Licence To Kill, the last Bond movie to feature Timothy Dalton celebrates it’s 30th anniversary, but has this gritty version of Bond that was a head of its time held up three decades later?
Since I had never seen “License To Kill”, I felt I was best suited to review it. Beings that I have no preconceived notions about the movie I can give a fair and unbiased review.
A few facts to start me out: Timothy Dalton wasn’t their first choice to don the moniker of Bond when searching for someone new to fill Roger Moore’s suave, yet mildly cheeky shoes. Sam Neill and Pierce Brosnan were at the top of the list for “The Living Daylights”. Brosnan was contractually obligated to star in Remington Steele, although he got his shot as Bond for the next four films. And Neill went on to other films, most notably The Hunt For Red October and Jurassic Park.
“License To Kill” was the first Bond film to be shot entirely outside of the United Kingdom. Instead, the movie was principally shot in Mexico and the US and interior shots were done in Mexico City.
In my opinion, “License To Kill” started off a bit harsh for my taste. I truly did not care for the scene where Sanchez beats his cheating girlfriend with a big rubber whip. And whilst this is going on, we have a wedding party coming together. It just felt thrown together, almost as if the writers took two very different scripts put them in a blender and whatever came out was what they went with. When I did a little digging into this movie, I was shocked to find that was pretty much how the script for “License To Kill” was born. Apparently, story arcs were added from a couple of Ian Flemmings short stories, add in a back-story to Felix Leiter and intertwined with aspects from Japanese Ronin tales. Granted, this was done during a writer’s strike, so the two writers became only one writer for a time.
Nonetheless, several aspects of “License To Kill” were lackluster and even the most benign seemed to lose its kitsch. Every Bond film has that iconic opening of looking down a barrel of a gun, BANG, and the Bond theme starts. But in this movie there was something off about, well, the whole thing. The barrel look was off, there was no shot and the theme itself lacked the sound that I was accustomed to. Honestly I felt as though I were watching a student film trying to emulate a proper James Bond opening.
Let’s just get it out there; the most original thing I took away from the movie was how they moved their drugs. Pulverizing it and mixing with gasoline was, for it’s time almost genius; although, separating the two seemed a bit like straining the liquid through a coffee filter.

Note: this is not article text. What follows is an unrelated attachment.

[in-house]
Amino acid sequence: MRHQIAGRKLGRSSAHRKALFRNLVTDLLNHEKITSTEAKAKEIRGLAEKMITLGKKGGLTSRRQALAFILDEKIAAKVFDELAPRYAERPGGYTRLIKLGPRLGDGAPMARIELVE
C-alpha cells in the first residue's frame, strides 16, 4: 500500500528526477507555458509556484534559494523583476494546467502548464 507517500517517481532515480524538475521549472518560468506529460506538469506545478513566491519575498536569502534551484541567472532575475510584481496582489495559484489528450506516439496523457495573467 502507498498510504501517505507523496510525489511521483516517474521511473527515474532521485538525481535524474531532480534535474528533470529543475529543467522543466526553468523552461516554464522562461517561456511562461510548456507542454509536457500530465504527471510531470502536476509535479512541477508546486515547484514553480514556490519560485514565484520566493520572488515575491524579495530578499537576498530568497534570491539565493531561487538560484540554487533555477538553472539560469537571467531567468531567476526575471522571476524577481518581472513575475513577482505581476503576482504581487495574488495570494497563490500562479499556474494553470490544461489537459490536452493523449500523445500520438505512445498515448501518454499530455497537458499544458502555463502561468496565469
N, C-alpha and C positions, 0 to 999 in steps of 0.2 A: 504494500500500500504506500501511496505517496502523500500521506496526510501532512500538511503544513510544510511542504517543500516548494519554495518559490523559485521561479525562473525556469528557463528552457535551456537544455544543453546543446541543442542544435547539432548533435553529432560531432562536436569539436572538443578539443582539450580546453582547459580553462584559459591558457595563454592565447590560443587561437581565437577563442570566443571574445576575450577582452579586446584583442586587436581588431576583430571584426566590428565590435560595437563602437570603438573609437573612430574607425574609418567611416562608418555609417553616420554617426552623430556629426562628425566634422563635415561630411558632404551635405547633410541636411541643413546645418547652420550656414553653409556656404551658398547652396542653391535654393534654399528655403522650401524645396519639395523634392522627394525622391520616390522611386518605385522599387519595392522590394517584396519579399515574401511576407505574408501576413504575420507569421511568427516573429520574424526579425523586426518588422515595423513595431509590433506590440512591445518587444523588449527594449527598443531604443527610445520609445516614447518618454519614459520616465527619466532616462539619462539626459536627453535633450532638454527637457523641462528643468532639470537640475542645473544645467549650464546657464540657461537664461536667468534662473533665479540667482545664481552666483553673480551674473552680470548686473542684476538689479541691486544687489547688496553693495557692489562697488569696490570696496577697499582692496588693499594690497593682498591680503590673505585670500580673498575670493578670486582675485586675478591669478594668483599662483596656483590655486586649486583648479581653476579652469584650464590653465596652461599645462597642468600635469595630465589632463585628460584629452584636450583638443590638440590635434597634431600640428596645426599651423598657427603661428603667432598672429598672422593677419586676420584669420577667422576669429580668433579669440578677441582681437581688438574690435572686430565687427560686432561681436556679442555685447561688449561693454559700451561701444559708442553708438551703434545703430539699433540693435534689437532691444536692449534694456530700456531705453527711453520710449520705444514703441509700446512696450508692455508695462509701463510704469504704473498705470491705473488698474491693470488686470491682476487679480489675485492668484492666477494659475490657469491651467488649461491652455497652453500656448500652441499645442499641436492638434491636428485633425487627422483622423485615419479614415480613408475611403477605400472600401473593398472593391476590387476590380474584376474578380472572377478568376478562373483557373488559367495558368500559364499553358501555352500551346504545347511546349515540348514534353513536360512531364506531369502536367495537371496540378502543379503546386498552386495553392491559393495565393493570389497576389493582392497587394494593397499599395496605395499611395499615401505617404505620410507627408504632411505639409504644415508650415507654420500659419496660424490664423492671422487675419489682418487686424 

My takeaway, drugs and bloody violence, why was it necessary to have so many scenes of torture shown. I get it, they were going for a grittier ‘I’m a bad ass’ Bond film, but it didn’t come across as such. It seemed as though the second unit was being asked to pack in as much blood, fire and sharks to fill in the holes from the lack of script. It was just too much. When done right and delivered with gusto and passion, bloody violence can enhance the movies experience. When lines are delivered with the passion of a pizza delivery person, well, blood and violence tends to make one look away, change the channel or in some cases leave the movie theater.
Now granted, this was 30 years ago, and we as a society have allowed ourselves to become immune and unfazed by women being beaten for a mans pleasure, feeding live people to sharks, throwing people into grinders and other things that I’ve already forgotten about from the movie “License To Kill”.
As I wrote in the beginning, I hadn’t seen “License To Kill” until today. Up to now I steered clear of the Timothy Dalton Bond films because I was told they were awful, terrible, and just didn’t have what the other 22 had. After watching “License To Kill” I can honestly say, the only thing that was killed was my time.
License To Kill is the 16th Bond movie and was released to US theaters on July 14, 1989.
Rated: PG / Running Time: 133 minutes
Cast: Timothy Dalton, Carey Lowell, Robert Davi, Talisa Soto, Anthony Zerbe, Benicio del Toro, Robert Brown
License To Kill Synopsis:
James Bond relinquishes his licence to kill, disobeys his orders and goes on a mission of revenge when his best friend’s wife is killed by a drug baron. A beautiful CIA pilot flies him to Sanchez’s South American headquarters where, disguised as a hit man, Bond is hired by the villainous drug dealer.
Categories: Movie Anniversaries